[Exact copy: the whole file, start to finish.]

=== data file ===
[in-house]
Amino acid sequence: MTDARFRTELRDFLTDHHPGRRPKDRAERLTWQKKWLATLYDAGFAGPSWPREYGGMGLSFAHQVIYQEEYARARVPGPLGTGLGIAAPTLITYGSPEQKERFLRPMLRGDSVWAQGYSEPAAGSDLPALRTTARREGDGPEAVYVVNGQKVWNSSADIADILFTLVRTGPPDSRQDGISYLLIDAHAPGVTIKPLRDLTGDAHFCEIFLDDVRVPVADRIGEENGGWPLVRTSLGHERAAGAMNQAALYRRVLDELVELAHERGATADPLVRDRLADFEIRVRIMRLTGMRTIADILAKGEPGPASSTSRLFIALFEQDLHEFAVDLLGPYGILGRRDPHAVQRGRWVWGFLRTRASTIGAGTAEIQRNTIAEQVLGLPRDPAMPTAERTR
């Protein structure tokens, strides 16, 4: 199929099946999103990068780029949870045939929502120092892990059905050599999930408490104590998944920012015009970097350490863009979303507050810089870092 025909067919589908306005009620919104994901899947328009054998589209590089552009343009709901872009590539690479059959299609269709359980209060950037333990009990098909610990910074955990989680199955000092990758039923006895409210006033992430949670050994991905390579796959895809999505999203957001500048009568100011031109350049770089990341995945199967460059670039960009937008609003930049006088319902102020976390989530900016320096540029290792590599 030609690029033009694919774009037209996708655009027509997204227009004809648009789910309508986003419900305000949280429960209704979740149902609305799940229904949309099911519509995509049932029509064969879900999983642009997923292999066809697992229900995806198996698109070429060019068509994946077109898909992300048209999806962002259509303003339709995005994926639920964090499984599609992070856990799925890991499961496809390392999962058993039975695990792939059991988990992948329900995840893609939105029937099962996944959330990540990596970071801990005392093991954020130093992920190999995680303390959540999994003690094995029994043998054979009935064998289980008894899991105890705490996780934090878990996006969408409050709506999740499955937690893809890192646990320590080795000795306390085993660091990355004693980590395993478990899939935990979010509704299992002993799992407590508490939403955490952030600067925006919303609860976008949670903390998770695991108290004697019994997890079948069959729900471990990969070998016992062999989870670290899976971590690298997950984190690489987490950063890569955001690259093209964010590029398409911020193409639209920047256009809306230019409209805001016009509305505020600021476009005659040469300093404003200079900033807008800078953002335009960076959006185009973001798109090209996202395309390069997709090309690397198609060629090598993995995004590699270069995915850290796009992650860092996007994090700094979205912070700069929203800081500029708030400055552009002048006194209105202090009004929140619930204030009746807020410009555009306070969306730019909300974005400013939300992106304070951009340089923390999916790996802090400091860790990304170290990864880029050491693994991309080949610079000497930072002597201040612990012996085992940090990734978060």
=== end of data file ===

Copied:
[in-house]
Amino acid sequence: MTDARFRTELRDFLTDHHPGRRPKDRAERLTWQKKWLATLYDAGFAGPSWPREYGGMGLSFAHQVIYQEEYARARVPGPLGTGLGIAAPTLITYGSPEQKERFLRPMLRGDSVWAQGYSEPAAGSDLPALRTTARREGDGPEAVYVVNGQKVWNSSADIADILFTLVRTGPPDSRQDGISYLLIDAHAPGVTIKPLRDLTGDAHFCEIFLDDVRVPVADRIGEENGGWPLVRTSLGHERAAGAMNQAALYRRVLDELVELAHERGATADPLVRDRLADFEIRVRIMRLTGMRTIADILAKGEPGPASSTSRLFIALFEQDLHEFAVDLLGPYGILGRRDPHAVQRGRWVWGFLRTRASTIGAGTAEIQRNTIAEQVLGLPRDPAMPTAERTR
């Protein structure tokens, strides 16, 4: 199929099946999103990068780029949870045939929502120092892990059905050599999930408490104590998944920012015009970097350490863009979303507050810089870092 025909067919589908306005009620919104994901899947328009054998589209590089552009343009709901872009590539690479059959299609269709359980209060950037333990009990098909610990910074955990989680199955000092990758039923006895409210006033992430949670050994991905390579796959895809999505999203957001500048009568100011031109350049770089990341995945199967460059670039960009937008609003930049006088319902102020976390989530900016320096540029290792590599 030609690029033009694919774009037209996708655009027509997204227009004809648009789910309508986003419900305000949280429960209704979740149902609305799940229904949309099911519509995509049932029509064969879900999983642009997923292999066809697992229900995806198996698109070429060019068509994946077109898909992300048209999806962002259509303003339709995005994926639920964090499984599609992070856990799925890991499961496809390392999962058993039975695990792939059991988990992948329900995840893609939105029937099962996944959330990540990596970071801990005392093991954020130093992920190999995680303390959540999994003690094995029994043998054979009935064998289980008894899991105890705490996780934090878990996006969408409050709506999740499955937690893809890192646990320590080795000795306390085993660091990355004693980590395993478990899939935990979010509704299992002993799992407590508490939403955490952030600067925006919303609860976008949670903390998770695991108290004697019994997890079948069959729900471990990969070998016992062999989870670290899976971590690298997950984190690489987490950063890569955001690259093209964010590029398409911020193409639209920047256009809306230019409209805001016009509305505020600021476009005659040469300093404003200079900033807008800078953002335009960076959006185009973001798109090209996202395309390069997709090309690397198609060629090598993995995004590699270069995915850290796009992650860092996007994090700094979205912070700069929203800081500029708030400055552009002048006194209105202090009004929140619930204030009746807020410009555009306070969306730019909300974005400013939300992106304070951009340089923390999916790996802090400091860790990304170290990864880029050491693994991309080949610079000497930072002597201040612990012996085992940090990734978060």